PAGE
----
Thursday, June 21, 2012

Christiania Trike rates well!

The latest edition of Ride On magazine reviewed a large assortment of cargo bikes and trikes that are now available in Australia. Both the 2 and 3 wheeler Christiania's were rated a 'recommended buy' scoring 94 and 92% respectively! What also impressed me about the review was the sheer number of cargo options now available. When I first started exploring options all those years ago the range was a lot more limited. Ride On magazine was able to get their hands on 14 different options compared to the 3 or 4 that were around for me in 2007. The market in Australia has certainly grown significantly in five years.

Motor Update

I have been off the road for a little while unfortunately. About a month ago I removed the rear wheel with the motor from the trike to get some broken spokes repaired. Whilst it was off the trike I thought this would be the ideal time replace the seven speed freewheel with a higher quality Shimano one. This is where the problems began as despite the best efforts of my LBS the freewheel would not come off. This is probably due to the fact when I first screwed it on I never greased the threads! In addition my use of the low geared Mountain Drive on occasion would have applied an awful lot of torque to the freewheel ensuring a very tight attachment. So after a substantial amount of effort we gave up on the idea however our attempts caused the threads on the hub motor side cover to strip. So basically when I pedalled the rear wheel did not move - the freewheel just spun around all by itself!

I tried to get a side cover from ebikes.ca (who supplied the motor originally) however they were a bit slow to my requests to get one sent (unusual for them but later found out some emails fell through the cracks with staff on leave - it happens!). Being keen to be back on the road as soon as possible I decided to contact Ezee direct and within an hour of my email to them I was told to contact Glowworm Cycles in nearby Sydney who are now an Australian dealer for Ezee gear. They were great and when I explained the situation they offered to remove a side cover from one of their motors and send it to me express post for only $55 and I had it within a few days of contacting them! They even gave me some pointers on how to remove my cover and replace it with the new one.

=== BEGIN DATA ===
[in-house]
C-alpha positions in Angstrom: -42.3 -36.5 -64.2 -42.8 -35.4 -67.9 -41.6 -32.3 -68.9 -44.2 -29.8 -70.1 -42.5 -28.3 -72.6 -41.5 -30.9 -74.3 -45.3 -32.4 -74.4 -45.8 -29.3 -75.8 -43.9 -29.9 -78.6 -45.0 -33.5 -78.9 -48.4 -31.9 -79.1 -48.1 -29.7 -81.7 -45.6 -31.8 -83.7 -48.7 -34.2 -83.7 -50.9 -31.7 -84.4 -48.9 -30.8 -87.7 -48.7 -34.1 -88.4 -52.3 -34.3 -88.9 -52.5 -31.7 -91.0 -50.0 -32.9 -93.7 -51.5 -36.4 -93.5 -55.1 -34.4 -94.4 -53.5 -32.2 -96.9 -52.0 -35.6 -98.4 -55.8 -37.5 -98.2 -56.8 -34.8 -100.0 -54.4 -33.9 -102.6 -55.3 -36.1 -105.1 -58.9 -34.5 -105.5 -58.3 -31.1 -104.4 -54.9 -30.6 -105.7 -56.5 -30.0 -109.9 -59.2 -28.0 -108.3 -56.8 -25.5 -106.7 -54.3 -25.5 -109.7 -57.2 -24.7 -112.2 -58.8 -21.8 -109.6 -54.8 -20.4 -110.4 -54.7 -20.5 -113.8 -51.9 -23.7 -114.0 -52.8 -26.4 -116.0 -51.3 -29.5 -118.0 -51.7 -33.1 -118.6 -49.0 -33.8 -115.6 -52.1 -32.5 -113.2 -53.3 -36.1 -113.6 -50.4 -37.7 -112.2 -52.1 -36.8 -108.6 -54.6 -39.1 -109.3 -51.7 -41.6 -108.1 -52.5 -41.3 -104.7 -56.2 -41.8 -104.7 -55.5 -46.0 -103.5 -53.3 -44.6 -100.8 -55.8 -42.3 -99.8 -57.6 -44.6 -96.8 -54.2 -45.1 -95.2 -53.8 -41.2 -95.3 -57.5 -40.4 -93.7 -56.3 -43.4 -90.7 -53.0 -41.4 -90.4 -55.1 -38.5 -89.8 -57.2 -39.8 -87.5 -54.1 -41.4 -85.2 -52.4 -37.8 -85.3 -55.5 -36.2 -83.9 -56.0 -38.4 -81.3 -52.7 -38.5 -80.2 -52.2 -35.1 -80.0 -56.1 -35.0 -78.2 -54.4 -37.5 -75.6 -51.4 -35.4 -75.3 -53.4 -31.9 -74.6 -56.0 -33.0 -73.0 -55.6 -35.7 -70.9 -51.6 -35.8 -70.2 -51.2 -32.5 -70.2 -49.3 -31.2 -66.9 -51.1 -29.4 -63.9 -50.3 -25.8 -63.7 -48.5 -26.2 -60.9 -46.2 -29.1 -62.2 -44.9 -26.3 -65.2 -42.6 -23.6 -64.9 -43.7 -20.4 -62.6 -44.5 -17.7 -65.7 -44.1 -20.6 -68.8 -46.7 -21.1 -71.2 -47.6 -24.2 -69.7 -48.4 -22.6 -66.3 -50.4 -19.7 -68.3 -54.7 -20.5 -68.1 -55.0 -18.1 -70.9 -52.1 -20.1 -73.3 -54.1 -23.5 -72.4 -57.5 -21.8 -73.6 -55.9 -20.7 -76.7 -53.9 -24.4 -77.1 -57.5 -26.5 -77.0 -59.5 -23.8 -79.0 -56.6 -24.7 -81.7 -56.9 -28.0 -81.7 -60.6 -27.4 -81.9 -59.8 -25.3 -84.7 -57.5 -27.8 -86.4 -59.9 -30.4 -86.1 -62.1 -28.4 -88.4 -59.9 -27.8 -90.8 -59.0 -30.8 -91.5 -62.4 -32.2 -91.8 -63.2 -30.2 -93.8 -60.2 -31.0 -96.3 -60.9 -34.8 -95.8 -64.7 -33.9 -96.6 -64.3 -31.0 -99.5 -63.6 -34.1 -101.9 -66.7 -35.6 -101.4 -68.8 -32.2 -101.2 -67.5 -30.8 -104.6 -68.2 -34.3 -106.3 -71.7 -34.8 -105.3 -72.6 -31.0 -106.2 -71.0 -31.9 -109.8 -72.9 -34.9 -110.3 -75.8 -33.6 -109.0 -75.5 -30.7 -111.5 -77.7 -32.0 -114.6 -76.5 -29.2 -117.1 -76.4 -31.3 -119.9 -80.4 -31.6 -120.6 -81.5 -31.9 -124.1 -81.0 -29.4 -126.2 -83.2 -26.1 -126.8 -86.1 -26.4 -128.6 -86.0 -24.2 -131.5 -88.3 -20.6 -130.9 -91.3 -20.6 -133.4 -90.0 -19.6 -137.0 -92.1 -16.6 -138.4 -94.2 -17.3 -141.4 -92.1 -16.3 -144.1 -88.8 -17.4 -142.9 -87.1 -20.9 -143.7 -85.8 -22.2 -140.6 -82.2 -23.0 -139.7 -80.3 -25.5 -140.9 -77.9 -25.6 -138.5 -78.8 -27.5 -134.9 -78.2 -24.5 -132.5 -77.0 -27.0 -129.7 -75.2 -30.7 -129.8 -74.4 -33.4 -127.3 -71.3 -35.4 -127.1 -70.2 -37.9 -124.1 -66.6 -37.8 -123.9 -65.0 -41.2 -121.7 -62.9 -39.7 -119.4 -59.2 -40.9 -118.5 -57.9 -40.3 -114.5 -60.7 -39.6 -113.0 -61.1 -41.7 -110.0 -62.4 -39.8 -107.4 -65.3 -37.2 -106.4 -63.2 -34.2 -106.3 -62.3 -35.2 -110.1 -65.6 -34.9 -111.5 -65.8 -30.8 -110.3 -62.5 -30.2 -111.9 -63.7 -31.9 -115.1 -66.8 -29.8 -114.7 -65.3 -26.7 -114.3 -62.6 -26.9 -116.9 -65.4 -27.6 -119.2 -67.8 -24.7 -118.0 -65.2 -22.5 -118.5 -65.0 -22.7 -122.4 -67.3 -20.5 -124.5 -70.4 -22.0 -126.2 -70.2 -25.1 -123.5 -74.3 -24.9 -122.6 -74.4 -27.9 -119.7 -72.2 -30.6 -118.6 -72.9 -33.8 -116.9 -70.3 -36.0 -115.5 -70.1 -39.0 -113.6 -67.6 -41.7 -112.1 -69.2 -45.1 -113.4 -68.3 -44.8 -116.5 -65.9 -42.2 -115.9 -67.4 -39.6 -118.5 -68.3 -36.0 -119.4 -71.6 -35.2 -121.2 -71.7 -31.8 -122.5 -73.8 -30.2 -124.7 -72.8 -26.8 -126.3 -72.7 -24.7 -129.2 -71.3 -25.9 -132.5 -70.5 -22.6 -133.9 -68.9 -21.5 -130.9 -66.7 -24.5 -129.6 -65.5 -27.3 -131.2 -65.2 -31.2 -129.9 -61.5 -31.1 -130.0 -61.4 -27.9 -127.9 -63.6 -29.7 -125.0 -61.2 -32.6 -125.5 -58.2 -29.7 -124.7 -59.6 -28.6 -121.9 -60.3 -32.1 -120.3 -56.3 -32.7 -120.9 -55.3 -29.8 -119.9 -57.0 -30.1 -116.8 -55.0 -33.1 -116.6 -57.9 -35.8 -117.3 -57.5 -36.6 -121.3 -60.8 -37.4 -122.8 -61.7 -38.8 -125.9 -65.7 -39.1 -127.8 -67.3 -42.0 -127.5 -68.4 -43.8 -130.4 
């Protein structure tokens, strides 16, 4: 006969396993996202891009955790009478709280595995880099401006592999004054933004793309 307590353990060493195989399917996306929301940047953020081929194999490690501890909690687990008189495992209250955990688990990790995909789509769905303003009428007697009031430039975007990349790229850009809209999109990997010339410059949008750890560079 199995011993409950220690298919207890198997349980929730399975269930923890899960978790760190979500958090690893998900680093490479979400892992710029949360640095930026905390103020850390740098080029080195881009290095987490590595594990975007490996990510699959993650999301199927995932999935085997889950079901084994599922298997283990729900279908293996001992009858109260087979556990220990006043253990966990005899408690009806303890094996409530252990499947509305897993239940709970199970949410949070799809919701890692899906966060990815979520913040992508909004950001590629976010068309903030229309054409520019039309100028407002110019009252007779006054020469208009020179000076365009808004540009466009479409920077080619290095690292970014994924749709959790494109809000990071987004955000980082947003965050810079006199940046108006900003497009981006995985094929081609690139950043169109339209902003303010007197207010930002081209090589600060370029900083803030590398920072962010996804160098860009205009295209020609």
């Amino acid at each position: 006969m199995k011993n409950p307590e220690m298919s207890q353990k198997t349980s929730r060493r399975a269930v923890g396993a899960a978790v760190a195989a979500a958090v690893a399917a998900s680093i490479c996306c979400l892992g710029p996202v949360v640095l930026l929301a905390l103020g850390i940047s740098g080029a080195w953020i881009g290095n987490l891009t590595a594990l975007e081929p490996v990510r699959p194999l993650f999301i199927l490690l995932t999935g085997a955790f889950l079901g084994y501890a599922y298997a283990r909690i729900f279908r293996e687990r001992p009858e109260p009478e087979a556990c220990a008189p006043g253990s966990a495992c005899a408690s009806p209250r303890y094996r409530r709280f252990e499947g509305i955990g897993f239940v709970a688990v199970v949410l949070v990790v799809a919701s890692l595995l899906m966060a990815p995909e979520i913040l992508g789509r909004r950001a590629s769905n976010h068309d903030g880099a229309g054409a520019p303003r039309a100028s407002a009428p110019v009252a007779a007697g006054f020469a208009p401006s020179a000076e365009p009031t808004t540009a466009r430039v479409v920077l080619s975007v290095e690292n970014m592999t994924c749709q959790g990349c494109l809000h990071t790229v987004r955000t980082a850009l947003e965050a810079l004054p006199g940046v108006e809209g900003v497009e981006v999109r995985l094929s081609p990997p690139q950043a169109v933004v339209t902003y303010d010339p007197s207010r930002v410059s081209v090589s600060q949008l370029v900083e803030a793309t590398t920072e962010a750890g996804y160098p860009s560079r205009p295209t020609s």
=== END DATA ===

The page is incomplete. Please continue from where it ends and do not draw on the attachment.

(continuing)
The side cover was attached with 9 small phillips head screws secured with Loctite. Most were OK to remove with a bit of firm pressure but one needed a hair dryer to melt the Loctite before it would come off. I replaced the 9 original phillips head screws with ones that used an allen key - much better in my view as the head of the screws is less prone to being wrecked when removing or tightening.

It was interesting to take the motor apart and check out the insides -
Drive side of the motor
Internal gear assembly
My previous seven speed freewheel was 11T-32T. However I could not use the 11T cog as it was to close to the frame and due to a fault in the freewheel itself I was also never able to use the 13T cog (the freewheel would just 'ratchet' around and not drive the wheel when pedalling). So in effect I have gone from a 15T-32T 'five' speed to a 14T-34T six speed! I will not have much need for the 34T cog unless I get stuck somewhere with a flat battery and need to pedal up a hill but the 14T will be useful when pedalling on the flats. For the technically minded I have now have a high gear of 72 gear inches instead of 67.2 or to put it another way a cadence of 90rpm will see me cruising along at 31km/h instead of 29 (info courtesy of Sheldon Brown's gear calculator).

My first ride with the new freewheel was going well until I went on to the 34T cog and it all seized up! Looks like I needed a slightly longer chain to use the very low gear. I adjusted the low stop point on the derailleur to lock out the 34T cog until this was installed a few days later. I may also look at changing the current 7 speed trigger shifter to a 6 speed twist. Now that my handlebars come apart in the middle a twist shifter can be installed very easily.

So after all that I am now back on the road and it is all going very well!

Saturday, February 4, 2012

Thumbtacks!

For the second time since owning the trike I received a flat tyre due to a thumbtack! I don't know why these things appear on the bike paths - I suspect idiots leave them there to create mischief. Anyway it was time to get a new tyre anyway so I ordered a Schwalbe Marathon Plus after hearing about them some time ago from my LBS. Unfortunately buying the 24 inch size in Australia turned out to be pretty difficult hence I ordered one from Chainreaction Cycles in the UK. It arrived really quickly and thanks to this helpful video I had it on pretty easily. The ride seems pretty good and hopefully punctures will be a thing of the past. It might be my imagination but the tyre seems to cushion the ride a bit better then the old Schwalbe Big Apples. Anyway the other two tyres on my trike have not been replaced since purchase so I have now ordered two more of the Marathon Plus to ensure all round protection!

Thursday, January 19, 2012

Trike update